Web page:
Ben’s Reconstituted Printshop

I’ve been off for a week . . . not psychologically, but physically.

My daughter and I went to Pennsylvania to visit colleges. She’s going next year, I just wanted to revisit my young adulthood.

Anyway . . . we visited University of Pennsylvania in Philadelphia and had a day to kill, so we did the tourist thing. We saw Independance Hall, the Liberty Bell, and the entire 8 block area where almost all of the history of the entire United States of America took place.

After the fact, I’m convinced that the most important change in the last 230 years is the advent of security equipment. We had to go through a lot of it. Button Gwinnett would have never made it . . . the brass on his waistcoat would have set off the alarm system. The wisdom of screening Amish visitors for shoe bombs is a story for another day, though. What I really want to write about today is Ben Franklin’s printshop.

We visited Franklin Courtyard, which is where Ben built his house. Actually, Ben’s wife built the house, because Ben was kicking up his heels in France. There wasn’t much left of the original except the hole for Ben’s outhouse. It seems that Ben’s grandkids were more interested in real estate than statesmanship, publishing or inventing. Land values had increased near the waterfront, so they ripped down Ben’s famous house and built condominiums, or the 19th century equivalent thereof. So, there’s really very little of the original Franklin there.

The house must have been pretty fantastic for the time. It had indoor plumbing of sorts and a unique ventilation system that Ben designed to draw air and steam out of the kitchen. None of this can be seen, it’s all been torn down. All that’s left is the holes for the privy, and those have been completely scoured by archaeological types.

There is a great reconstituted printshop, though, put together with equipment that was kind of current for the period. They’ve even built a facsimile of Ben’s letterpress. The press is new, but according to the pressman, the wood used to build it is 200 years old. I’m still digesting the importance of this singular fact.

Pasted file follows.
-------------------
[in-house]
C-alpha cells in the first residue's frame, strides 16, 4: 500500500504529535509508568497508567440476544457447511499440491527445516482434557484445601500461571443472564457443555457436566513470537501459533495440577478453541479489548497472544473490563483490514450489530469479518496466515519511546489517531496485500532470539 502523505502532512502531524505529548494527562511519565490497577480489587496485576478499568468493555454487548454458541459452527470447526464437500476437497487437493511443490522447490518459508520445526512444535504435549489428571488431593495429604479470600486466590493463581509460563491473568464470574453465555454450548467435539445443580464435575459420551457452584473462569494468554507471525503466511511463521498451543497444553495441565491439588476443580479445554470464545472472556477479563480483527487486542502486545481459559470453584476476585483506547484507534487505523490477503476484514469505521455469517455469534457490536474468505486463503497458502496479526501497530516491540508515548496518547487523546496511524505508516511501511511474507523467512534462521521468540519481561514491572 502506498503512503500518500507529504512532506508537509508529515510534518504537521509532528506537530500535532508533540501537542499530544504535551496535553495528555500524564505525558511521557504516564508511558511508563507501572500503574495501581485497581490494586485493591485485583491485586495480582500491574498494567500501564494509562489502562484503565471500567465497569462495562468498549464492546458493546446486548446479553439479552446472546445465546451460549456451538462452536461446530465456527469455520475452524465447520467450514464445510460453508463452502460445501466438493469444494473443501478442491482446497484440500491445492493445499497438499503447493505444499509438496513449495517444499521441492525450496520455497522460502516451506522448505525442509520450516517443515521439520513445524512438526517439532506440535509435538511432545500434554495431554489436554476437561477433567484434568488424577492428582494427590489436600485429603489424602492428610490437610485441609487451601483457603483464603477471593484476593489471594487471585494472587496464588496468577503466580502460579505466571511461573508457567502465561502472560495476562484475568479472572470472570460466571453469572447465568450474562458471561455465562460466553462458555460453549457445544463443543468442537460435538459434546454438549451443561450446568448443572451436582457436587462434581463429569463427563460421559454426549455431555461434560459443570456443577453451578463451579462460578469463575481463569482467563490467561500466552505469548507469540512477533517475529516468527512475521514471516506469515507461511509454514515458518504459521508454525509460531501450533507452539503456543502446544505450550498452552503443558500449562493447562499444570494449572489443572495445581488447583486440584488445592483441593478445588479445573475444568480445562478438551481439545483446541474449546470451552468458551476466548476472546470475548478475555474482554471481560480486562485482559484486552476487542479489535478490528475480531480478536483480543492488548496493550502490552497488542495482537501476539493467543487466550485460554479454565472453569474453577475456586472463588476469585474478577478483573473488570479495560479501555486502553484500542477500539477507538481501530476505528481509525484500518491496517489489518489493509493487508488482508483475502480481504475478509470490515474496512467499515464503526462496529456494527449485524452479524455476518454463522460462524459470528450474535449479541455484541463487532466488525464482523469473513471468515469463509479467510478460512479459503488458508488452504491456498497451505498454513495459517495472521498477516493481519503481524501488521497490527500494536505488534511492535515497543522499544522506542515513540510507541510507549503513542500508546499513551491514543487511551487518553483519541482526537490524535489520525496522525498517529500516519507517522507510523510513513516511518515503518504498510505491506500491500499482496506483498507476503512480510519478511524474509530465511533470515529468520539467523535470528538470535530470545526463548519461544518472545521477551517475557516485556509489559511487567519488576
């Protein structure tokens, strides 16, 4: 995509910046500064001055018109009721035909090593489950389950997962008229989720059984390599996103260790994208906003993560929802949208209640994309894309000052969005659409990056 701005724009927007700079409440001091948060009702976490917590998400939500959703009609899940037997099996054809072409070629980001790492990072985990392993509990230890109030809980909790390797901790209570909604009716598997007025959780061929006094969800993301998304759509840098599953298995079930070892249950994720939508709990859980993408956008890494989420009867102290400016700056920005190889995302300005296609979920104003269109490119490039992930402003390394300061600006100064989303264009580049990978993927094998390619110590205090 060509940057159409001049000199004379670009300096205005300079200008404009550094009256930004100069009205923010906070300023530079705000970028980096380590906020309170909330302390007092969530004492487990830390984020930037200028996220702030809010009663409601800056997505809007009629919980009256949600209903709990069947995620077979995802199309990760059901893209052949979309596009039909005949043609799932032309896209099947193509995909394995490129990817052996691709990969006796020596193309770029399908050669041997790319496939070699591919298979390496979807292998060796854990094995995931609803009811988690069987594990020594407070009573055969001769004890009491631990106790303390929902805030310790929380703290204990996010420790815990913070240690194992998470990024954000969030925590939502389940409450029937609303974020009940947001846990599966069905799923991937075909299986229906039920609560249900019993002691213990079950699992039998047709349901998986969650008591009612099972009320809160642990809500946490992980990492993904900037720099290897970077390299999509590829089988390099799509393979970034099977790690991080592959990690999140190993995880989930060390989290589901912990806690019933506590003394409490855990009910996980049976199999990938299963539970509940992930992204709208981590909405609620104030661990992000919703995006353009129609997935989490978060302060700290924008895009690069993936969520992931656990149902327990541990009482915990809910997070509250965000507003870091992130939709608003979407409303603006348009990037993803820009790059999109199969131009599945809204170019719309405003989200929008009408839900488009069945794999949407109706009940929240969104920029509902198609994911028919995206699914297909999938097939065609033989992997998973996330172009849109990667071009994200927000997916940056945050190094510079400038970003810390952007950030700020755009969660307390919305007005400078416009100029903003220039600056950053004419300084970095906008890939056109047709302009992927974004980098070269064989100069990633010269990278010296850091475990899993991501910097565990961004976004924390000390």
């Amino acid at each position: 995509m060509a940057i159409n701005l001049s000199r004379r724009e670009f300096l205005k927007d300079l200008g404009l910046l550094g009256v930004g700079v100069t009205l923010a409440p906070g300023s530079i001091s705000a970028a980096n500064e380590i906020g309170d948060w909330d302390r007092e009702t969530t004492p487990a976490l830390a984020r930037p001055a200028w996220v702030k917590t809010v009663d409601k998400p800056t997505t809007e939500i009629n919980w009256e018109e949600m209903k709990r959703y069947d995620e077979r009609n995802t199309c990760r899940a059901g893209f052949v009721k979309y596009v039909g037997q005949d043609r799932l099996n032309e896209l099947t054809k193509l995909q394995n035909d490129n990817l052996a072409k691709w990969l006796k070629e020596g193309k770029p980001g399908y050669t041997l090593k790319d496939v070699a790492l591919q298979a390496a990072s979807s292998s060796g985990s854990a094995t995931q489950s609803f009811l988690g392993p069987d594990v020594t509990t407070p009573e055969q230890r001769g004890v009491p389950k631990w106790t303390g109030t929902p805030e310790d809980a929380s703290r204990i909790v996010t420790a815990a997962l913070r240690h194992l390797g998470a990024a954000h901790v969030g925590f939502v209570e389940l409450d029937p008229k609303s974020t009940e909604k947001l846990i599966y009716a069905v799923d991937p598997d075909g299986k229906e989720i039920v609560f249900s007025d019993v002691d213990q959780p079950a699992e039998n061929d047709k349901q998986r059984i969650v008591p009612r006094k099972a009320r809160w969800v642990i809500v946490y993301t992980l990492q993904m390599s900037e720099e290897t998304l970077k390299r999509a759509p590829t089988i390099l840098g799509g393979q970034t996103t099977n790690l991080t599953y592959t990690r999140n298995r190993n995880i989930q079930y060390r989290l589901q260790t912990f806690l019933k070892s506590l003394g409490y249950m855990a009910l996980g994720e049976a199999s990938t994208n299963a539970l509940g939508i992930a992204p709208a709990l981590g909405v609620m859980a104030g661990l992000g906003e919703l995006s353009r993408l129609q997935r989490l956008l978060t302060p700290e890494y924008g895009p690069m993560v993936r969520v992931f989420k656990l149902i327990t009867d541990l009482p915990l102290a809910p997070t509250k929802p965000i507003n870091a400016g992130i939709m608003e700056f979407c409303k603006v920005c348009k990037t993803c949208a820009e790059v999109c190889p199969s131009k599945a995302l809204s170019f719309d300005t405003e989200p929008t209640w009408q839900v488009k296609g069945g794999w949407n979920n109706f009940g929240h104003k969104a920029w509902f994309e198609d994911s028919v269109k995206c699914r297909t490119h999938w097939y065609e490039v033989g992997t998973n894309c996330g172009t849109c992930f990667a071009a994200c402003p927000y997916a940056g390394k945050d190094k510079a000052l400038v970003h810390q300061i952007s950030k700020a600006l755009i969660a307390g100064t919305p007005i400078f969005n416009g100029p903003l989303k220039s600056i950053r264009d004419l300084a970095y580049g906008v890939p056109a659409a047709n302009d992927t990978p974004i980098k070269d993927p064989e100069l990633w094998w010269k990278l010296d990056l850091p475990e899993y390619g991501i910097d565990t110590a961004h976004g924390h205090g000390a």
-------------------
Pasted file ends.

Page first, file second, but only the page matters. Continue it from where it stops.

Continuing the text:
The pressman, who is a certified United States Park Ranger (and thus exempt from getting his shoes screened), was producing unauthorized copies of Poor Richard’s Almanack on the press at an astounding speed of about one sheet every 10 minutes. He claimed that he could achieve a speed of 3 sheets/minute, but we did not observe this degree of productivity. In fact, he seemed much more interested in talking with the tourists than getting the daily production out.

I was fascinated. Even assuming a snail’s pace for production (180 sheets/hour compared to 10M on a good press), it was obvious what a massive technological breakthrough the printing press must have been. Setting type took hours, creating a graphic required the painstaking process of creating a woodcut; but once the type was set it could be reproduced inexpensively and exactly.

Now, as I type this entry on my trusty PowerBook, I wonder where Gutenberg’s technology will wind up. Will the next generation even need paper? How soon will it be before my “state of the art” printshop is exhibited at a national park?

“This is how they did it back then.” echoes in my ears, and the grey hairs in my beard are becoming more numerous by the day.


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